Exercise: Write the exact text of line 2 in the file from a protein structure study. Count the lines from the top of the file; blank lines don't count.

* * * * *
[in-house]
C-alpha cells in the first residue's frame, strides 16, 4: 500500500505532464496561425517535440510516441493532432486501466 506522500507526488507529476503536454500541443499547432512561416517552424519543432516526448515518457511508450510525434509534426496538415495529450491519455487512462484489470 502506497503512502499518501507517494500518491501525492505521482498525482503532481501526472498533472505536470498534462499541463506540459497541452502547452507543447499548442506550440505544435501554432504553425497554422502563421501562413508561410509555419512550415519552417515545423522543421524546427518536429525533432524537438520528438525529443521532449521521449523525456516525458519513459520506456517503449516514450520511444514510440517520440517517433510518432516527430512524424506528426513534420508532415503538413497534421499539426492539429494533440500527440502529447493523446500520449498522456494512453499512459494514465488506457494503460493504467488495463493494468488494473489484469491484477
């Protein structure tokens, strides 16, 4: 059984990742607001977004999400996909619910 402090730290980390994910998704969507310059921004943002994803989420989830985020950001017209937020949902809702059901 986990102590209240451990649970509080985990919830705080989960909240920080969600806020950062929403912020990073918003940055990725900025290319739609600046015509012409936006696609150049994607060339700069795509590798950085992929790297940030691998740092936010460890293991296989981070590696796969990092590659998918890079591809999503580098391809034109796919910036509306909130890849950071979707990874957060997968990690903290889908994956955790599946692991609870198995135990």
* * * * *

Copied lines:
C-alpha cells in the first residue's frame, strides 16, 4: 500500500505532464496561425517535440510516441493532432486501466 506522500507526488507529476503536454500541443499547432512561416517552424519543432516526448515518457511508450510525434509534426496538415495529450491519455487512462484489470 502506497503512502499518501507517494500518491501525492505521482498525482503532481501526472498533472505536470498534462499541463506540459497541452502547452507543447499548442506550440505544435501554432504553425497554422502563421501562413508561410509555419512550415519552417515545423522543421524546427518536429525533432524537438520528438525529443521532449521521449523525456516525458519513459520506456517503449516514450520511444514510440517520440517517433510518432516527430512524424506528426513534420508532415503538413497534421499539426492539429494533440500527440502529447493523446500520449498522456494512453499512459494514465488506457494503460493504467488495463493494468488494473489484469491484477